Opinion – January 23 – February 26, 2015

Letters to the editor


I was very disappointed to see that my statements regarding SANDAG’s 2050 Regional Transportation Plan were misquoted and misinterpreted by Mr. Meyer, a Sierra Club representative [Editor’s note: Jeffrey Meyer wrote the Dec. 26 guest editorial, “Better effort needed on local climate action plans.”].
For the record, I have never said that I wanted on-ramps and/or off-ramps and not transit. That is a flat-out lie. I did say that my constituents, the citizens of La Mesa, were more concerned with getting the 23-years-in-the-making on-ramps/off-ramps completed at the state Route 94/125 interchange than they were with the lawsuit filed by the Cleveland National Forest Foundation against SANDAG regarding the 2050 Regional Plan. This is the truth and a far cry from saying we should plan for freeway on-ramps/off-ramps, not transit. As I also said, SANDAG is a regional decision-making body, and transit decisions must be tailored to what member cities and the county of San Diego need. Some areas need more buses, some more bike paths, and yes, some need completion of freeway off-ramps and freeway expansions to make our regional transportation system work effectively and in a manner that benefits all San Diegans, not one interest group or another.

— Kristine Alessio, La Mesa City Councilmember and member of the SANDAG Board of Directors


The editorial “Better effort needed on local climate action plans” in the most recent edition of the Courier advocates an illogical response to an ill-defined problem.

Mr. Meyer’s call for more action in La Mesa is illogical because even if he is correct about carbon dioxide being the sole cause of warming observed to date, and even if the climate models’ most extreme predictions are correct, there is nothing La Mesa can do that will make even the tiniest measurable difference in the future temperature of the earth. La Mesa is a very small city with no landfills and no heavy industry. Even were La Mesa to prescribe something as draconian as requiring all new citizens to live in high-rise apartments along the trolley tracks and ride bicycles instead of driving cars, there would be no measurable impact on the earth’s temperature.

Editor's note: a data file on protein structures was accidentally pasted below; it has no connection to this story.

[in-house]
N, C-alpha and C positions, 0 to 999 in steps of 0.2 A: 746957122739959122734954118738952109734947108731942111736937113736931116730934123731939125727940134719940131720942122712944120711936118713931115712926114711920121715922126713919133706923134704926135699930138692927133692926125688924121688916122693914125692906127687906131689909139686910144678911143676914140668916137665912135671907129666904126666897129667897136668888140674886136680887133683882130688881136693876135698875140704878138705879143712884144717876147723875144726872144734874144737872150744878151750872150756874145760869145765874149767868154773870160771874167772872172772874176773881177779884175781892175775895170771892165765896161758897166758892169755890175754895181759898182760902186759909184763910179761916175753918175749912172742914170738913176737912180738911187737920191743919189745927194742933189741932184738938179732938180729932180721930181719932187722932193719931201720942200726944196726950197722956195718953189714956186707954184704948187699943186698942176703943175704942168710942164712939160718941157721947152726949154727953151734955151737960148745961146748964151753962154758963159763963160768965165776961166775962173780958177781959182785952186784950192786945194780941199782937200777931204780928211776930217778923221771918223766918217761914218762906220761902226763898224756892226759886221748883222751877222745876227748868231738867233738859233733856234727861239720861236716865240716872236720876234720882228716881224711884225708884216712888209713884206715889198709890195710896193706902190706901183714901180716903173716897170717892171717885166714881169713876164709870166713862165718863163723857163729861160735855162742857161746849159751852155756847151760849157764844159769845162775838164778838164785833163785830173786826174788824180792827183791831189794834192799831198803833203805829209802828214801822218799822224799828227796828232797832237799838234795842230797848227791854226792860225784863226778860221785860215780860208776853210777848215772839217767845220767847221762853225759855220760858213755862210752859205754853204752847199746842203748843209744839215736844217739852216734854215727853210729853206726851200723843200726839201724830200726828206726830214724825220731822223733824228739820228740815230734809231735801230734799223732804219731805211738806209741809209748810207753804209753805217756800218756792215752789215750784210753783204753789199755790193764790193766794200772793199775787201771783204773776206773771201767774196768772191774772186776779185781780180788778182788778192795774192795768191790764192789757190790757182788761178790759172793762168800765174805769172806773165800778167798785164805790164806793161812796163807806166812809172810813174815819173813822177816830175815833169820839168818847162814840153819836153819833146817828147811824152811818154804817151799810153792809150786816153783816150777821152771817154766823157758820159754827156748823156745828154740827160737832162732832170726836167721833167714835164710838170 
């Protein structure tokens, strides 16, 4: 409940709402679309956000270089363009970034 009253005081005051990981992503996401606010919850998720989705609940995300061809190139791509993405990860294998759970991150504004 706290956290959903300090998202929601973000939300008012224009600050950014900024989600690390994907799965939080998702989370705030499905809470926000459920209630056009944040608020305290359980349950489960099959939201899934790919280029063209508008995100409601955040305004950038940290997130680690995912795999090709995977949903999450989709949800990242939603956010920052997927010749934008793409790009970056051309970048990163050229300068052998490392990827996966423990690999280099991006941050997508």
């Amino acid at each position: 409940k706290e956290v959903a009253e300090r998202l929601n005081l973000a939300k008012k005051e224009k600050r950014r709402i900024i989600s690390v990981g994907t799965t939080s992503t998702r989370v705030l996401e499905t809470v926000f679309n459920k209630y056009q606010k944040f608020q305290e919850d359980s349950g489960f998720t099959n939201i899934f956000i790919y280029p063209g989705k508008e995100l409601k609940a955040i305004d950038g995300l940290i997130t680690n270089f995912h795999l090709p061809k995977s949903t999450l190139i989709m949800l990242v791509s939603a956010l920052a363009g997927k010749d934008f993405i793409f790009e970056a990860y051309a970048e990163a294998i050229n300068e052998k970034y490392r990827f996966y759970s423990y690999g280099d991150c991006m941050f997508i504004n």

Contrary to what the “do anything at any cost to stop the climate from changing” advocates say, the issue of global warming, its causes, its extent, its impact and what actions will best mitigate it are far from settled. The U.N. report Mr. Meyer cites reduced the predictions of temperature rise made in the previous one — and that one reduced the predictions of the one previous to it. We have had no warming for almost 20 years now, despite continued increase in carbon dioxide emitted into the atmosphere. In a recent informative and fact-based article in the Wall Street Journal, the former chairwoman of the School of Earth and Atmospheric Sciences at The Georgia Institute of Technology, Judith Curry, opines: “The warming hiatus, combined with assessments that the climate-model sensitivities [to carbon dioxide] are too high, raises serious questions as to whether the climate model projections of 21st-century temperatures are fit for making public-policy decisions.” Ms. Curry’s entire article is well worth reading. It is fact-based and presents the global warming issue in a more balanced perspective that might quell some of the hysteria that surrounds it.

That hysteria drives a “do anything at any cost” approach to observed temperature increases and leads us to make foolish and expensive choices — requiring that ethanol be added to gasoline and the California bullet train come to mind. Neither will have a measurable impact on carbon dioxide levels. Nor has the California (only) “cap and trade” program been the model that the world would follow, as proponents said it would. No one has followed. It is simply another device to take money from the middle and lower classes in this state.

The global warming issue is certainly an important one. It deserves more observation of the facts, more calm and informed discussion, and much less hysteria.

— Russell Buckley, La Mesa resident



  1. Craig S. Maxwel says:

    Richard’s right. There’s nothing La Mesa, or California, or the U.S., or even the entire “developed” world, for that matter, can do about rising greenhouse gas emissions. Traditional fossil fuels are cheap, and plentiful and the emerging economies of the world mean to use them.
    As for the Sierra Club’s misrepresentation of Ms. Alissio’s stated position, well,…that’s hardly surprising. It was some time ago that the organization sold-out its integrity and fidelity to real environmental concerns for the sake of ideological commitment and political expediency.

  2. Craig S. Maxwel says:

    Read: “Russell’s right…”

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